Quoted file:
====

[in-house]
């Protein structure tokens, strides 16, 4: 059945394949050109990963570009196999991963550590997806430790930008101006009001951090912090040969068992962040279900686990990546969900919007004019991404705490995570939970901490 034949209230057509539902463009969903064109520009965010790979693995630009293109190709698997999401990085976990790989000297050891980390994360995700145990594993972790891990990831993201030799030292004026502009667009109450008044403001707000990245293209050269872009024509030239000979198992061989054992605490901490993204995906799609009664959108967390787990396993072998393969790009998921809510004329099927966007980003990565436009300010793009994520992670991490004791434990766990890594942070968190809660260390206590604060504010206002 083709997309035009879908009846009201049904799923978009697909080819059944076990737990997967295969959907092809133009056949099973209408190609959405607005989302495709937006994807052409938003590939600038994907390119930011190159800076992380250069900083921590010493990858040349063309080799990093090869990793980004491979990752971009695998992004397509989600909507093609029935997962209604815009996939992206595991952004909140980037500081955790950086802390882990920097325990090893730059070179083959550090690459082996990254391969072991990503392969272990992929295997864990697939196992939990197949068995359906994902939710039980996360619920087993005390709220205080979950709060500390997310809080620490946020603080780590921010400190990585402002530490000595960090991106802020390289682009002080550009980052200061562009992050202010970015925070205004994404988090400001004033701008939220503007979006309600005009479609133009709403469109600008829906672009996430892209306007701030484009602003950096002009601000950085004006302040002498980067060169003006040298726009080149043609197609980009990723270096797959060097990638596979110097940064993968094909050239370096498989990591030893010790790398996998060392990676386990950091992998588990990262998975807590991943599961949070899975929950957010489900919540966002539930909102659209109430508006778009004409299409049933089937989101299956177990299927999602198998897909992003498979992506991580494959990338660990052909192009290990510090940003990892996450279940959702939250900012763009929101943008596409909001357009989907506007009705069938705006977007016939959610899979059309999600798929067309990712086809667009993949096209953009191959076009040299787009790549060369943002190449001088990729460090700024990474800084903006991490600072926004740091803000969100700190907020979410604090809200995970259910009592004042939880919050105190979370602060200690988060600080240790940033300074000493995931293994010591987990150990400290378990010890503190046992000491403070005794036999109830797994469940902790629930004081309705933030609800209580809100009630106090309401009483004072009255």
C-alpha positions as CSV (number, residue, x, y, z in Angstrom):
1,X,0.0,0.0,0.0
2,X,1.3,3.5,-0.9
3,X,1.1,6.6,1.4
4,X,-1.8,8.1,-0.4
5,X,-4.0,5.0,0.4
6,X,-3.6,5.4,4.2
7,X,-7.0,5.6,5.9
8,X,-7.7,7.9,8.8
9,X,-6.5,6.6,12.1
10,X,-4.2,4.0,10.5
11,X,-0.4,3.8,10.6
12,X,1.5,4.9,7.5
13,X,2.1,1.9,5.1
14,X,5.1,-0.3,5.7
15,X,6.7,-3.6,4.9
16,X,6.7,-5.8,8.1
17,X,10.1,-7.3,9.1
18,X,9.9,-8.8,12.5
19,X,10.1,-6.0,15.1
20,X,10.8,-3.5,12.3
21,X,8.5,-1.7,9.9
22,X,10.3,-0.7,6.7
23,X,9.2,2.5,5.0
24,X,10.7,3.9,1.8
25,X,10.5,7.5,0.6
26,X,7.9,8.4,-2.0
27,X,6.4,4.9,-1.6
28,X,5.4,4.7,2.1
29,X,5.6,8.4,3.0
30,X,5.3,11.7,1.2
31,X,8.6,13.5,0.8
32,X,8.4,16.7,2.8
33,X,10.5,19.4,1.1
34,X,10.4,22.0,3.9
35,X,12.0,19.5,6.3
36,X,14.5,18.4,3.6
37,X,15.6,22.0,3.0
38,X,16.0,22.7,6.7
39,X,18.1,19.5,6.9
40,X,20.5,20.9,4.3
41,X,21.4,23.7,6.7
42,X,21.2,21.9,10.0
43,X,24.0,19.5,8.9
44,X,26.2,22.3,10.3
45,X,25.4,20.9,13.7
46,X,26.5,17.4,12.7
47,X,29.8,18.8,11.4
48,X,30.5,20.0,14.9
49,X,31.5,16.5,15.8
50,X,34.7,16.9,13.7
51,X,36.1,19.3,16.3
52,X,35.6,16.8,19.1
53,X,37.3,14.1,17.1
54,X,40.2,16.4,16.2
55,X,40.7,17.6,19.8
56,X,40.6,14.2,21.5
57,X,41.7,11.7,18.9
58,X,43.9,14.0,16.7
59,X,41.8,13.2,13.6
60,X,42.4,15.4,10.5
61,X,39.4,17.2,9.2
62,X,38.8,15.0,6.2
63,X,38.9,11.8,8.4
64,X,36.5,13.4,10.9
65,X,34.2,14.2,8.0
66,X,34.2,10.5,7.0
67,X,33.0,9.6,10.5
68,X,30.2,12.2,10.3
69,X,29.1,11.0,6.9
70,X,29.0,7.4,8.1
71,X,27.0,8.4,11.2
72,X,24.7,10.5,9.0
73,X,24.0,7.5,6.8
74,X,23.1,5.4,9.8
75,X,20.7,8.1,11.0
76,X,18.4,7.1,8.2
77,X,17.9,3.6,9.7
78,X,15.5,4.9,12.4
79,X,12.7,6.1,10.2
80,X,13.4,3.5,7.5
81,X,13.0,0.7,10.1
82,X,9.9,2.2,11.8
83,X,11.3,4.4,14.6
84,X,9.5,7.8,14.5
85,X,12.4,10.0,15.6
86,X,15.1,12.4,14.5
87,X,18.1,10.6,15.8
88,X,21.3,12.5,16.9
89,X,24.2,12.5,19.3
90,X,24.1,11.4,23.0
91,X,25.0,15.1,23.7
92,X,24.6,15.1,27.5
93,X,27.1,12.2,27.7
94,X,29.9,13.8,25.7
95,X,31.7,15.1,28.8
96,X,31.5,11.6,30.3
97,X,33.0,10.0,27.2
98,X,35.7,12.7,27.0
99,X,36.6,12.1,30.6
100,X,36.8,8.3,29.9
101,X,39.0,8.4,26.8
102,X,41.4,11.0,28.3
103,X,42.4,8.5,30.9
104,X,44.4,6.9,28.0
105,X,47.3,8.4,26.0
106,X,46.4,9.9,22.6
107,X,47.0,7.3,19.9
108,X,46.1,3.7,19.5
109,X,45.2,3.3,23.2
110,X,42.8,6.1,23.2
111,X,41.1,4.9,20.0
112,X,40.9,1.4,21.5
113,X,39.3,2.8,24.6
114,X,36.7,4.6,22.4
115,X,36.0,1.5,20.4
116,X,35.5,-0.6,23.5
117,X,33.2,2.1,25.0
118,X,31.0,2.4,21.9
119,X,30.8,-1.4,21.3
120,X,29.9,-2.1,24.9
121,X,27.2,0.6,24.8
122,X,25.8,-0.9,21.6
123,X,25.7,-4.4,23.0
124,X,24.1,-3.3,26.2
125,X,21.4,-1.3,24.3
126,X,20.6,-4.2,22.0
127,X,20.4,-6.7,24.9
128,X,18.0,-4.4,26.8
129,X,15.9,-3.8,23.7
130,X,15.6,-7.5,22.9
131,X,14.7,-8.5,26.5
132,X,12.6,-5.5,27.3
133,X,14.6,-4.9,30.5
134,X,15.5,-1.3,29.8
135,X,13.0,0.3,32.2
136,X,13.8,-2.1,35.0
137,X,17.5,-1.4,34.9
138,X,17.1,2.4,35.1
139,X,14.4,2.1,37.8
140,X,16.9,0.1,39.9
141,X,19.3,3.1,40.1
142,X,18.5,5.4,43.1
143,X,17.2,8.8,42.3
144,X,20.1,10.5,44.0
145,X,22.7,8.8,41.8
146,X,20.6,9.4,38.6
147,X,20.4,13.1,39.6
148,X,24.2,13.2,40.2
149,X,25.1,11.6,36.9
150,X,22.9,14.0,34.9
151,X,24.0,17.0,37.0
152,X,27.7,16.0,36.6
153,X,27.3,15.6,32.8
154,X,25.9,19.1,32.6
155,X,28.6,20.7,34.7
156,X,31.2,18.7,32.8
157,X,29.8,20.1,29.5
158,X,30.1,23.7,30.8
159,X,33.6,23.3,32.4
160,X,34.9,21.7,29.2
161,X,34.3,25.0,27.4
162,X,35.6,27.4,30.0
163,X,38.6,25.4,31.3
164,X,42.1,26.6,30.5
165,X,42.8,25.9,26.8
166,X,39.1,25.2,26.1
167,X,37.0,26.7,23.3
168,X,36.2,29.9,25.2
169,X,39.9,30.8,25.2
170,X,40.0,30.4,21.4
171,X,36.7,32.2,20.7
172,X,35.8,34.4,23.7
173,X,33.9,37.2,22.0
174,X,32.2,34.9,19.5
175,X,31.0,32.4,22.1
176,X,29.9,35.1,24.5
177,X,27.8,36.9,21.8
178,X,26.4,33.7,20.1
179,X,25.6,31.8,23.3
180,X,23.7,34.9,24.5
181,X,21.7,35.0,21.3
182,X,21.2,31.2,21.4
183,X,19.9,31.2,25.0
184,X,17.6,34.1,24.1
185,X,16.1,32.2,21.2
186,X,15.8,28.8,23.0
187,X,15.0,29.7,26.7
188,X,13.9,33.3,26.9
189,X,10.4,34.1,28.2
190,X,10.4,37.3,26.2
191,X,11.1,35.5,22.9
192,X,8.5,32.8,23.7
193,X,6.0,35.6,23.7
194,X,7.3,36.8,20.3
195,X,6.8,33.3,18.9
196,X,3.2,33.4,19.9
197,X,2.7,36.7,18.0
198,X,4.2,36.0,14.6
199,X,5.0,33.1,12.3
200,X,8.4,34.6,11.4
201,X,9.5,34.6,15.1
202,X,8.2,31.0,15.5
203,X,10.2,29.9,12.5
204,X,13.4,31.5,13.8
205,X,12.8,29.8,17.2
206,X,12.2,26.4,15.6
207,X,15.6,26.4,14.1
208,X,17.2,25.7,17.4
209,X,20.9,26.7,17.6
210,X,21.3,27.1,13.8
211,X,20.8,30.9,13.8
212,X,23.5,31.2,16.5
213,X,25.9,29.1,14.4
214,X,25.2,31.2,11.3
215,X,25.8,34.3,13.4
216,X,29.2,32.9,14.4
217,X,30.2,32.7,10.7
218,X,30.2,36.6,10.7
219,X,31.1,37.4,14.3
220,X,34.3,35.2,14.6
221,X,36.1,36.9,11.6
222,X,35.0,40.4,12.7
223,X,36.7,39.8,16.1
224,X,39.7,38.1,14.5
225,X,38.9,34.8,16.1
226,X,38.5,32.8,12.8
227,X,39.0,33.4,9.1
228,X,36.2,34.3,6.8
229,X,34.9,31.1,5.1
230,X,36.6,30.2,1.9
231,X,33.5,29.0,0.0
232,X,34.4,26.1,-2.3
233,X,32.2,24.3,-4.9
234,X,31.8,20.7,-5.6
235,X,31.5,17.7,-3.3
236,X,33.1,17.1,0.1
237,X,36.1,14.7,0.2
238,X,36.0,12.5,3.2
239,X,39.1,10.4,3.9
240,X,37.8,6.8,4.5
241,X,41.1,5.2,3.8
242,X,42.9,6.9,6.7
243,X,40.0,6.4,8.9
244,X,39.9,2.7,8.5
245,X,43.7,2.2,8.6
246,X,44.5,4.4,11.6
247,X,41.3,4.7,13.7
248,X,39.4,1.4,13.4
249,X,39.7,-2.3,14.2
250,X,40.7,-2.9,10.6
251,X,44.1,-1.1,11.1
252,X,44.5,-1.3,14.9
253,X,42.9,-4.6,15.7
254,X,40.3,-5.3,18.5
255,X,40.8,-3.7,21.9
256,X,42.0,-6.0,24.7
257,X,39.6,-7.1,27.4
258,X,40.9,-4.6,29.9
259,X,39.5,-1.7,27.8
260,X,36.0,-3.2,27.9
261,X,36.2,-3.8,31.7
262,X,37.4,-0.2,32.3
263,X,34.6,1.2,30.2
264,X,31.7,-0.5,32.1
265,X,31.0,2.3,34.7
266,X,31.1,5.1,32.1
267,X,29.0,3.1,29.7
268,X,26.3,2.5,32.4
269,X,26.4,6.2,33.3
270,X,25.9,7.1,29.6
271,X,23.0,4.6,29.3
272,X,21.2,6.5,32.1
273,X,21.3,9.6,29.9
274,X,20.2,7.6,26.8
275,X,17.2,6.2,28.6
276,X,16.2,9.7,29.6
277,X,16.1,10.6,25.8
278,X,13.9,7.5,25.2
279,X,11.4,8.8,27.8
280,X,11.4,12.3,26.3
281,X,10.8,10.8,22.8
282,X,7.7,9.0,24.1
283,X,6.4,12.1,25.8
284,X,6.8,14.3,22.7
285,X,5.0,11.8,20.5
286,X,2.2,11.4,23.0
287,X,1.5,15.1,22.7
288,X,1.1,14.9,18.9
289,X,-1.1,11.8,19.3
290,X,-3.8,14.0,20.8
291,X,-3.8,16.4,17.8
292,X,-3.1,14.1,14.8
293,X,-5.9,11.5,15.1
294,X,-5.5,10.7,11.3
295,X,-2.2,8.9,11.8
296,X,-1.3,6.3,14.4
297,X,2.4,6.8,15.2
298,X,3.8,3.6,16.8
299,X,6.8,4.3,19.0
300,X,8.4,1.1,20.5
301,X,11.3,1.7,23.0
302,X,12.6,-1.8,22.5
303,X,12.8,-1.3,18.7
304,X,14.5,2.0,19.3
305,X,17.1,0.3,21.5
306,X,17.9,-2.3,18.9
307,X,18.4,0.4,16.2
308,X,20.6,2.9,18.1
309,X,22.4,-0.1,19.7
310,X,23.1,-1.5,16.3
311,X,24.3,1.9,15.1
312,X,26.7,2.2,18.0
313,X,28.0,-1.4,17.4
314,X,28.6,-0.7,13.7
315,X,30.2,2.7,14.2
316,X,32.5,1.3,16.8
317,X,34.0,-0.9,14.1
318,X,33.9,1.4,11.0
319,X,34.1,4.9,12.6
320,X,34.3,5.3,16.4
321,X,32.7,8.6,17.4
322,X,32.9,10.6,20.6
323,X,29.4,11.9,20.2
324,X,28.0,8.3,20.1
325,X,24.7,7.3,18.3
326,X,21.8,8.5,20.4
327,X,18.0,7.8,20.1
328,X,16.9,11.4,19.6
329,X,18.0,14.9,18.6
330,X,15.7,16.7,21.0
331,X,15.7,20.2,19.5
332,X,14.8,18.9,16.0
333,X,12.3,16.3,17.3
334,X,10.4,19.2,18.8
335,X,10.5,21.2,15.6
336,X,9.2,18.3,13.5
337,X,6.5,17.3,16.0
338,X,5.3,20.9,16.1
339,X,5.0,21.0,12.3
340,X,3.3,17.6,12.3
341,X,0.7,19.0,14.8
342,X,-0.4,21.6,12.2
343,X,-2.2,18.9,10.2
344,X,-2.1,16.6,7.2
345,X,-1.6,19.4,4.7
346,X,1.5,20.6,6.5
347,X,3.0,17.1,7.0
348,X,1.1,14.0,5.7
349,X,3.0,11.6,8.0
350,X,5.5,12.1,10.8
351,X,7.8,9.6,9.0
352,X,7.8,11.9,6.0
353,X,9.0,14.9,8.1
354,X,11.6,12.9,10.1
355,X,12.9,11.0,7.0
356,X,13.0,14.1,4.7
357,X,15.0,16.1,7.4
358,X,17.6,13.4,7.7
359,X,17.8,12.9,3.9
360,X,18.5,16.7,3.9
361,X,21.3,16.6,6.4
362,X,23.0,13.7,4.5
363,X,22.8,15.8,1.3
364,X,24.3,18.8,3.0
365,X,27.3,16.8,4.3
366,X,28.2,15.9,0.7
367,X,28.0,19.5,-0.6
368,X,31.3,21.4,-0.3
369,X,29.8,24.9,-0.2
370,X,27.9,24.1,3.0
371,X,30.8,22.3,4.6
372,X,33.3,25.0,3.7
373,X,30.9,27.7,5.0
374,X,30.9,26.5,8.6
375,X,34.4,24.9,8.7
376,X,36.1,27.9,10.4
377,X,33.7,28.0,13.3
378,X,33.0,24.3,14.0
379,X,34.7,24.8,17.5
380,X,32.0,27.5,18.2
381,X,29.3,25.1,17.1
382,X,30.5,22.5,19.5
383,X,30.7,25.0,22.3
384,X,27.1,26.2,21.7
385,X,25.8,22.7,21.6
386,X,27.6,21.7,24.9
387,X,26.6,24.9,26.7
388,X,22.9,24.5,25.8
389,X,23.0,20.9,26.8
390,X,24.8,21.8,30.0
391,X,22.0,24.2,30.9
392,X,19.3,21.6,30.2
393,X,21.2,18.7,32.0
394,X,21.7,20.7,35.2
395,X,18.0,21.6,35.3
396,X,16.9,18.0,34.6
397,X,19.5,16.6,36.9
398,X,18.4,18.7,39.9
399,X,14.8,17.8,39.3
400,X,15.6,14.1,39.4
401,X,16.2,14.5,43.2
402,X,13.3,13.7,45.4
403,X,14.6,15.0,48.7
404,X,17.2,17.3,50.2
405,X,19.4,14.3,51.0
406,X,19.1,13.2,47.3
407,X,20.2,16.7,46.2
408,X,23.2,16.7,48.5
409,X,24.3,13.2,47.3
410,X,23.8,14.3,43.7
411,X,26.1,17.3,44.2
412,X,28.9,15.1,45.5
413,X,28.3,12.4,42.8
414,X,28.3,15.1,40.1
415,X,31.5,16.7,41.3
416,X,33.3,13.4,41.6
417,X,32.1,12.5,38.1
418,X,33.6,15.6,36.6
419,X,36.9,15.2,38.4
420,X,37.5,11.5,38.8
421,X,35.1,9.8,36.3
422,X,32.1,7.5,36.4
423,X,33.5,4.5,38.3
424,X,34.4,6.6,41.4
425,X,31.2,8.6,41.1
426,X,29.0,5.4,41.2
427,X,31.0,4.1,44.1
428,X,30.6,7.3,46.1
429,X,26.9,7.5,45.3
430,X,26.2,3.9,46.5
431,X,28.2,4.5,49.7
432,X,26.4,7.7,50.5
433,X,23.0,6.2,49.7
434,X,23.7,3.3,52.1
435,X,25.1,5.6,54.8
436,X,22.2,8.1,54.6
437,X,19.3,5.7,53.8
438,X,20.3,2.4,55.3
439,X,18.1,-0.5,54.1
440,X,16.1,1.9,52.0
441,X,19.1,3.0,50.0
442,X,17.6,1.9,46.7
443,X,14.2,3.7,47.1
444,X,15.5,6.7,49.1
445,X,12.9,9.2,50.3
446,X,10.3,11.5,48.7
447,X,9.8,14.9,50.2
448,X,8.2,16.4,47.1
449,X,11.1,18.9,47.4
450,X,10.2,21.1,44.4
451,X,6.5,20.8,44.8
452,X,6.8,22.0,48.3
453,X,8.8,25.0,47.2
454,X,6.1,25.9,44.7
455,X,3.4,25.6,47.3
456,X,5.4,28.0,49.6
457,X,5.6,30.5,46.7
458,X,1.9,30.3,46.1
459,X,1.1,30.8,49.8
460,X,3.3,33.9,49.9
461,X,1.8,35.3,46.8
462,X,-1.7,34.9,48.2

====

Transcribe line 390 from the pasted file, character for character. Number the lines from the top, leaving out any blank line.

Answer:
387,X,26.6,24.9,26.7